In our class, we will discuss the text and analyze the different themes and theories. Using the text, specific quotes, and examples from the text we will enthusiastically engage in a discussion to unpack the material. I encourage you to be critical of the readings and not criticize the authors. In other words, critique the ideas, not the person. Be mindful that scholars also have different layers of identities, and one single author cannot do research on EVERYTHING. We will participate in different activities to critically engage in the course readings. The student is responsible to prepare notes and come to class with all the readings completed before each session. You are responsible for the preparation and completion of all assignments before the due dates. Each student will be responsible for guiding the discussion of the day however ALL students should prepare the same way to discuss the readings.

** Each class will require approximately two to three hours of careful and systematic preparation and studying (6-9 hours per week). Without sufficient time and solid study skills/habits, you will struggle to pass this class. Please be mindful of the time you spend preparing for this class without reading the course material students will struggle with the themes. Additionally, preparation and studying mean you engage in meaningful conversation inside and outside the classroom to fully grasp the material.

*** Please let me know if you go by a different name and/or pronoun(s) than what is on your Kalamazoo College record, so I can address you by the name/pronoun of your choice.

This quarter, we will create our CES 240 community. This means that we are learning with and from each other including your instructors and TA. Be respectful of everyone even if they do not belong to your own community. This is a CES course, and the main goal is to be in conversation to learn about co-existence, allyship, and community. Aim to be in the community. Show up for your community!

Course Materials

Readings: Some readings are available as PDFs on Teams or Moodle. Please consult the syllabus for the schedule of reading assignments. Readings are due before our Monday lecture. You must bring your notes, questions, and comments every Monday class to follow our lecture and discussion. Without reading you will struggle to pass the course. Be active and learn as much as possible from the readings.

Required Text:

Lakoff and Johnson, The Metaphors We Live By
Teresa L. McCarty, Language Planning and Policy in Native America: History, Theory, Praxis

Potawatomi language dictionary:

Potawatomi Dictionary.

Online Dictionary:

Online Potawatomi Language Dictionary.

Assignment Point Values

Archive of Language Revitalization and Language Revitalization Tool (Due 2/6)20 points
Reading Responses (5 entries 2pts each)10 points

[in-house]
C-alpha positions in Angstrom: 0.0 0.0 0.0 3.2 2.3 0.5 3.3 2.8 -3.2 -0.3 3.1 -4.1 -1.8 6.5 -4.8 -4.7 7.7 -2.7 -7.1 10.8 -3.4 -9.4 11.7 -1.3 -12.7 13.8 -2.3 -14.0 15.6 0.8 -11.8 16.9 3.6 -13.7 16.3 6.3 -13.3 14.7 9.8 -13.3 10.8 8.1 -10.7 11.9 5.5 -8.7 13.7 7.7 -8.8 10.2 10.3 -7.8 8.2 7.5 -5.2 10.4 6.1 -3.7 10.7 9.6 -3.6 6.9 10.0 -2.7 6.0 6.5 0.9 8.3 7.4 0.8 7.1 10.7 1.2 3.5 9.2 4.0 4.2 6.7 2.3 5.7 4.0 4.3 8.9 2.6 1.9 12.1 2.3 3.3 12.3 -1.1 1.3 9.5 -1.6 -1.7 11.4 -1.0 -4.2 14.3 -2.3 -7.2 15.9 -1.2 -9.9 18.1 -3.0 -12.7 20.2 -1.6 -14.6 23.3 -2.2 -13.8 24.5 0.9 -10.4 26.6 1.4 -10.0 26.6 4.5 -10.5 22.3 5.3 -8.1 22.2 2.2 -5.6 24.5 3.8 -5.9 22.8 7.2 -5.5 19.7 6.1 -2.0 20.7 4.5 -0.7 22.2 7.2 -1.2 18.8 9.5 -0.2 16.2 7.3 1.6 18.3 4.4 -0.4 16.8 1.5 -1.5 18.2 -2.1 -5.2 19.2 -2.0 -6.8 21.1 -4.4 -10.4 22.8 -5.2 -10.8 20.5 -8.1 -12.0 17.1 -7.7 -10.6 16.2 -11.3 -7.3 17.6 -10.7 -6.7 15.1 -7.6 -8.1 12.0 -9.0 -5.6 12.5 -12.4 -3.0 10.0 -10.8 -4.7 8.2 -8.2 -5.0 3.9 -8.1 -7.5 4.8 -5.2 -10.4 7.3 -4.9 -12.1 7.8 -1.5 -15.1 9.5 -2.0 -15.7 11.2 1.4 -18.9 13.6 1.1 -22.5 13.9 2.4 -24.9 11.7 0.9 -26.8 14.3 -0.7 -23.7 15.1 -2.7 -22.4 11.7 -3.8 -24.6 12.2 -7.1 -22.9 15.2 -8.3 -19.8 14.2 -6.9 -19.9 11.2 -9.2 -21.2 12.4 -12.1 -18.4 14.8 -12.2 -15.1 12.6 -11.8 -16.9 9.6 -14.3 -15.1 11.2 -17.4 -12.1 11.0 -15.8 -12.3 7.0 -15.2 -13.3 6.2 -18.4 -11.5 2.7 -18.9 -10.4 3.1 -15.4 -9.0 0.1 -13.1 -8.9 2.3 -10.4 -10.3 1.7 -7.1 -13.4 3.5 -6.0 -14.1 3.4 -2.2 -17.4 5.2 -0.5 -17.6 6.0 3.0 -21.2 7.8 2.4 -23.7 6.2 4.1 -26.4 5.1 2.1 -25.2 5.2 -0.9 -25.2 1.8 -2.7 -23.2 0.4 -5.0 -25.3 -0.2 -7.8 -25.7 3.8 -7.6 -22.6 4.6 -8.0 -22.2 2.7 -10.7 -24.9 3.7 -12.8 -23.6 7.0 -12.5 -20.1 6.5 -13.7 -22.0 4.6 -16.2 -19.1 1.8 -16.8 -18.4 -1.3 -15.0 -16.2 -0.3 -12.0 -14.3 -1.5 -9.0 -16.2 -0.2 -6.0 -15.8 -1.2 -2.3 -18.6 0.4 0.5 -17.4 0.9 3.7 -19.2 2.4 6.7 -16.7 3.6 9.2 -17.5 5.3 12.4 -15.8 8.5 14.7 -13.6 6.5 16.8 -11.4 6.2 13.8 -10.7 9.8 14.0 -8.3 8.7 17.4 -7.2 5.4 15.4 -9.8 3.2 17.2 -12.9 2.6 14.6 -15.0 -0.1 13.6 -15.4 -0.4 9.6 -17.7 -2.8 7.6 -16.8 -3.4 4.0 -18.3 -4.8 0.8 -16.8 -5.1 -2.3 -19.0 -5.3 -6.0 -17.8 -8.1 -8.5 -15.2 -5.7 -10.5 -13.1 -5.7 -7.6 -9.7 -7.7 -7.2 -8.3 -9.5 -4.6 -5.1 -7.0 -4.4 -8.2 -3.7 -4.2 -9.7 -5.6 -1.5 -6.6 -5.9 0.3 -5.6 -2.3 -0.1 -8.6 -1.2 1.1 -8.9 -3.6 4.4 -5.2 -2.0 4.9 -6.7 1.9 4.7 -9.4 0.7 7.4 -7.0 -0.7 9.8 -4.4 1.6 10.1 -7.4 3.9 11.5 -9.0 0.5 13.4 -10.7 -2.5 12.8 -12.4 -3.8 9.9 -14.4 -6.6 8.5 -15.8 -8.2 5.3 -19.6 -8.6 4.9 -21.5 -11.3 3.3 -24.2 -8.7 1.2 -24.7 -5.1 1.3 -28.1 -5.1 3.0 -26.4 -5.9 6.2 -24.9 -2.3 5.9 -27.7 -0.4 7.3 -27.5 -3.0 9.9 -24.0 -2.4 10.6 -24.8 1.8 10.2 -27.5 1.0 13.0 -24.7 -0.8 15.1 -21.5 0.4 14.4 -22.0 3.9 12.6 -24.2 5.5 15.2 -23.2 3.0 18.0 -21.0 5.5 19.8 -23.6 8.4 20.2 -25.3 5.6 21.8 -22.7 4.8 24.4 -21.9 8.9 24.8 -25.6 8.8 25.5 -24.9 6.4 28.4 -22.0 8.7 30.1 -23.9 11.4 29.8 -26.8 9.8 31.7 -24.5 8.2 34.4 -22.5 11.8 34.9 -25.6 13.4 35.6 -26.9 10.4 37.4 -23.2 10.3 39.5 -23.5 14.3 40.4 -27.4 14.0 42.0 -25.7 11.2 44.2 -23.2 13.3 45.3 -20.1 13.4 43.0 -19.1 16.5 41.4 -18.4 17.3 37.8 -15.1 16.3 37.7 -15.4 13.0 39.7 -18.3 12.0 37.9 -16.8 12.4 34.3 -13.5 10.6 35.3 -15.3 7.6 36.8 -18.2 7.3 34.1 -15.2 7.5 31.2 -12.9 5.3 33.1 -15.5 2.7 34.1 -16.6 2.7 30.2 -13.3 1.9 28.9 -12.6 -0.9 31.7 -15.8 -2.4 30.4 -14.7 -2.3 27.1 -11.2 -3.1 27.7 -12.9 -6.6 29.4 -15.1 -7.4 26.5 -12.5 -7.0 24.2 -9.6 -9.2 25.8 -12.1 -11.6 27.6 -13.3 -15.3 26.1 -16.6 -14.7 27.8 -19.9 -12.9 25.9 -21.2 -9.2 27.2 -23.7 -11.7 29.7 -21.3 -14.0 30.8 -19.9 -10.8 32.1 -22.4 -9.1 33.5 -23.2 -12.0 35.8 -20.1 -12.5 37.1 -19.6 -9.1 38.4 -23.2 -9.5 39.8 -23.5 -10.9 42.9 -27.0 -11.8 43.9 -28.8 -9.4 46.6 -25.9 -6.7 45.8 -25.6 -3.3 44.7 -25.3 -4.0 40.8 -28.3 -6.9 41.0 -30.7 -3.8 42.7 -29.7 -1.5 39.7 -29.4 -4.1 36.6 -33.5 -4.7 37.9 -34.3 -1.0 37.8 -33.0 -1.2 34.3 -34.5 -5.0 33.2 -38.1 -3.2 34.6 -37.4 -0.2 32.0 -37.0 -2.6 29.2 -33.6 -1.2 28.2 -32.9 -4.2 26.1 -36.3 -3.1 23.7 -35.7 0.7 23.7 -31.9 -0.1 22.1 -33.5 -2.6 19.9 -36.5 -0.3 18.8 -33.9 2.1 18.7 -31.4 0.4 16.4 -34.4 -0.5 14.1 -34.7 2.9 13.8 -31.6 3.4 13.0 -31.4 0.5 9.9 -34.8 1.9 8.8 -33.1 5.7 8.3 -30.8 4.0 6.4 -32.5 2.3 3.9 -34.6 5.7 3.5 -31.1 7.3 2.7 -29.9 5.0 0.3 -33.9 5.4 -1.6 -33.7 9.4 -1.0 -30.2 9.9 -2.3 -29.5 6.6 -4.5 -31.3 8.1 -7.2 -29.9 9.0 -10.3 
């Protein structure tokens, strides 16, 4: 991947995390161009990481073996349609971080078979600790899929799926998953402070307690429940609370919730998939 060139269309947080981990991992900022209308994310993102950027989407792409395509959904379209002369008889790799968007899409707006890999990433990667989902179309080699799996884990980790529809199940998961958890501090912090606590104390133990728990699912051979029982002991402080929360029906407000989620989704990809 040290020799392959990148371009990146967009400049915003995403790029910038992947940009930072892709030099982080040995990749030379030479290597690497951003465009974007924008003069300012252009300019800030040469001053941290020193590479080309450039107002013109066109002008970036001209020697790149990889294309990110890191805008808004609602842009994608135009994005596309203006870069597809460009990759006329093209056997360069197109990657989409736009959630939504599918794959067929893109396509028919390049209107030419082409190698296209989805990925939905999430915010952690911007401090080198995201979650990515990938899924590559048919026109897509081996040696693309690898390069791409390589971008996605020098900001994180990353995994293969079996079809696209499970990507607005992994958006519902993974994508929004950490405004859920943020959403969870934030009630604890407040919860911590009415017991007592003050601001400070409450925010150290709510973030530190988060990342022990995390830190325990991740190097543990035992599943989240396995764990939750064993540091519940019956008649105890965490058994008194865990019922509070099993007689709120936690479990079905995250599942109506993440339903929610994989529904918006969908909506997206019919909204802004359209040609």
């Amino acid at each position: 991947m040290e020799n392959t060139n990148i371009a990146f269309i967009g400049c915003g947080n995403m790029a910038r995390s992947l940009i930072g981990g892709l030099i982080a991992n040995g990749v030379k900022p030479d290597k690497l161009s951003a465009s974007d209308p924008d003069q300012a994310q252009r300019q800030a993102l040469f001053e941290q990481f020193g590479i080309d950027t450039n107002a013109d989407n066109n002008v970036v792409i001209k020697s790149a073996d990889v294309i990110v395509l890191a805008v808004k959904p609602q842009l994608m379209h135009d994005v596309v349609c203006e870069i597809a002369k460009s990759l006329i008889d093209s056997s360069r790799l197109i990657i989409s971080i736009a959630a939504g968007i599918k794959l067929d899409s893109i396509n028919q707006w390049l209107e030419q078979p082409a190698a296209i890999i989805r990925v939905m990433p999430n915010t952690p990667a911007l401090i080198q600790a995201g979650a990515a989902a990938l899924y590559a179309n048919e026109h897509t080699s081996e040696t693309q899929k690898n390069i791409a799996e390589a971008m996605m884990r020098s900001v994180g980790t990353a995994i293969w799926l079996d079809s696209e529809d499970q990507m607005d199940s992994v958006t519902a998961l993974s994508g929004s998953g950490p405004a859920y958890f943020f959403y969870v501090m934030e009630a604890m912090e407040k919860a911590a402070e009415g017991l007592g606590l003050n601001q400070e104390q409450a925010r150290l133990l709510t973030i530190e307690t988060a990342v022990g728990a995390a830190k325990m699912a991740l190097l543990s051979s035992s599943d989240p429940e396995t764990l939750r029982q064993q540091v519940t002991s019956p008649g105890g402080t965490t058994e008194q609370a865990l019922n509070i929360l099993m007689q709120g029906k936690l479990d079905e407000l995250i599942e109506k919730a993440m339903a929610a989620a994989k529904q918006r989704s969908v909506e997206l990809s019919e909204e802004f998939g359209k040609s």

Community-based Language Workshops Journal Entries/Reflections (5 Journal Entries for 2 points each one)10 points
Final Report/Proposal (Due 3/15)30 points
Attendance/Participation/Preparation/Volunteer Work (Due Week 10)30 Points
Total:100 Points

Course Grade Schema

PercentageLetter Grade
59% or belowF

Course Expectations

Archive of Language Revitalization and Language Revitalization Tool:
Total points: 20 points (five for choosing an endangered language; fifteen for content; five for applicability of language revitalization; five for formatting)

Every week students will meet in class to discuss the different efforts of language revitalization around the globe. From the different in-class examples, visit any language search engine such as or the Linguistic Atlas Project,, Where Are Your Keys or any others. You can also explore past archives of Endangered Language Resources.

Do a search for a language, specifically an endangered language of the world. In the archive add sections to 1) Describe the language (specific characteristics), 2) Describe the speakers (culture, location, and/or geography), 3) Other contact languages, 4) Language revitalization efforts (if any), 5) Any other important aspect of the language and the speakers, and 6) Discuss topics of “Land, Home, and Homemaking,” “Location and Dislocation,” and “home and belonging” through the eyes of the community of study.

Students should pay note that this assignment reflects research completed outside of the course readings. Please visit the Kalamazoo College Library Research Guides for more research tools. Finally, write a report with the information on the language. Organize reports by themes or categories.

Learning Goals

Students are encouraged to learn as much as possible about the language to think in a greater context about: 1) the difference between Indo-European languages and other languages (e.g., Uto-Aztecan languages), 2) The politics behind the language of choice, culture/identity, and the personal connections with language if any, and 3) different language projects and the efforts of language revitalization. The main goal is to become familiar with one endangered language and understand why people are not speaking, teaching, or producing speech in this language.